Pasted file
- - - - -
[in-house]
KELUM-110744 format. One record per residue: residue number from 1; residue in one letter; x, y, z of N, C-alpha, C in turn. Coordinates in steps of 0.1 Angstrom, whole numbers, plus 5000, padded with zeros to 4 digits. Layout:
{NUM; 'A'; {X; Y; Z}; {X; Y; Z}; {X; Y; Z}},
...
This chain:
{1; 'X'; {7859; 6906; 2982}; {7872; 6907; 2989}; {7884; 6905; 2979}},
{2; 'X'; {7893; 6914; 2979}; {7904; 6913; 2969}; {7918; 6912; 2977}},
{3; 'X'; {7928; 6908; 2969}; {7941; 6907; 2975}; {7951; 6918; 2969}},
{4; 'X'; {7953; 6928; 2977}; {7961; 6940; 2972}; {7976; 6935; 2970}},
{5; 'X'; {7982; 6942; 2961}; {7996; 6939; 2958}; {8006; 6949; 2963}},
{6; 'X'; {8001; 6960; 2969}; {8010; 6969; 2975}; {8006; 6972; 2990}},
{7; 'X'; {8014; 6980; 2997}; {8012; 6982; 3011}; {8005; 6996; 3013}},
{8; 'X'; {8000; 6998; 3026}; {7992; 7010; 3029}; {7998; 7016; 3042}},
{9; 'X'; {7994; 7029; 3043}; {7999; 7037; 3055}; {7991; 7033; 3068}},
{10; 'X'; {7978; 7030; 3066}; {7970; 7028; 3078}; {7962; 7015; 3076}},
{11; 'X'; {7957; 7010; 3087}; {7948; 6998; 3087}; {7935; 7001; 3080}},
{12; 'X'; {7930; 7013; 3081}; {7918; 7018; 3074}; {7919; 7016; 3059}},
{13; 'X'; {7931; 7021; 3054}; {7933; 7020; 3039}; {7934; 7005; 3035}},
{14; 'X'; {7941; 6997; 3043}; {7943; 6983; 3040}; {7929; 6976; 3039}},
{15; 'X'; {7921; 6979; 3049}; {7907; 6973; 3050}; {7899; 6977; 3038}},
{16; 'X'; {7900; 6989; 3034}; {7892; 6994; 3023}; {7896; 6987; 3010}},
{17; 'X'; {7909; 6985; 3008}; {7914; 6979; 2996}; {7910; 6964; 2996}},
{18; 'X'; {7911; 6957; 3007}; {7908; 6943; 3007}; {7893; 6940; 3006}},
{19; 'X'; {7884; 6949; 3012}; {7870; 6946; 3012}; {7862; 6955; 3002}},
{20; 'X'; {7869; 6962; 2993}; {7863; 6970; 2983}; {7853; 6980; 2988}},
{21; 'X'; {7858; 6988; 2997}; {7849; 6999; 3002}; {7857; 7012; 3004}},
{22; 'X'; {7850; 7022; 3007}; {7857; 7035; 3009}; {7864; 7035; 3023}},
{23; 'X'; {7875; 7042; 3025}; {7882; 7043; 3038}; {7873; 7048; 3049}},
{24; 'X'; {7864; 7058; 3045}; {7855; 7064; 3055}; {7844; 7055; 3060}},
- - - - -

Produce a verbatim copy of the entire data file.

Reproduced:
[in-house]
KELUM-110744 format. One record per residue: residue number from 1; residue in one letter; x, y, z of N, C-alpha, C in turn. Coordinates in steps of 0.1 Angstrom, whole numbers, plus 5000, padded with zeros to 4 digits. Layout:
{NUM; 'A'; {X; Y; Z}; {X; Y; Z}; {X; Y; Z}},
...
This chain:
{1; 'X'; {7859; 6906; 2982}; {7872; 6907; 2989}; {7884; 6905; 2979}},
{2; 'X'; {7893; 6914; 2979}; {7904; 6913; 2969}; {7918; 6912; 2977}},
{3; 'X'; {7928; 6908; 2969}; {7941; 6907; 2975}; {7951; 6918; 2969}},
{4; 'X'; {7953; 6928; 2977}; {7961; 6940; 2972}; {7976; 6935; 2970}},
{5; 'X'; {7982; 6942; 2961}; {7996; 6939; 2958}; {8006; 6949; 2963}},
{6; 'X'; {8001; 6960; 2969}; {8010; 6969; 2975}; {8006; 6972; 2990}},
{7; 'X'; {8014; 6980; 2997}; {8012; 6982; 3011}; {8005; 6996; 3013}},
{8; 'X'; {8000; 6998; 3026}; {7992; 7010; 3029}; {7998; 7016; 3042}},
{9; 'X'; {7994; 7029; 3043}; {7999; 7037; 3055}; {7991; 7033; 3068}},
{10; 'X'; {7978; 7030; 3066}; {7970; 7028; 3078}; {7962; 7015; 3076}},
{11; 'X'; {7957; 7010; 3087}; {7948; 6998; 3087}; {7935; 7001; 3080}},
{12; 'X'; {7930; 7013; 3081}; {7918; 7018; 3074}; {7919; 7016; 3059}},
{13; 'X'; {7931; 7021; 3054}; {7933; 7020; 3039}; {7934; 7005; 3035}},
{14; 'X'; {7941; 6997; 3043}; {7943; 6983; 3040}; {7929; 6976; 3039}},
{15; 'X'; {7921; 6979; 3049}; {7907; 6973; 3050}; {7899; 6977; 3038}},
{16; 'X'; {7900; 6989; 3034}; {7892; 6994; 3023}; {7896; 6987; 3010}},
{17; 'X'; {7909; 6985; 3008}; {7914; 6979; 2996}; {7910; 6964; 2996}},
{18; 'X'; {7911; 6957; 3007}; {7908; 6943; 3007}; {7893; 6940; 3006}},
{19; 'X'; {7884; 6949; 3012}; {7870; 6946; 3012}; {7862; 6955; 3002}},
{20; 'X'; {7869; 6962; 2993}; {7863; 6970; 2983}; {7853; 6980; 2988}},
{21; 'X'; {7858; 6988; 2997}; {7849; 6999; 3002}; {7857; 7012; 3004}},
{22; 'X'; {7850; 7022; 3007}; {7857; 7035; 3009}; {7864; 7035; 3023}},
{23; 'X'; {7875; 7042; 3025}; {7882; 7043; 3038}; {7873; 7048; 3049}},
{24; 'X'; {7864; 7058; 3045}; {7855; 7064; 3055}; {7844; 7055; 3060}},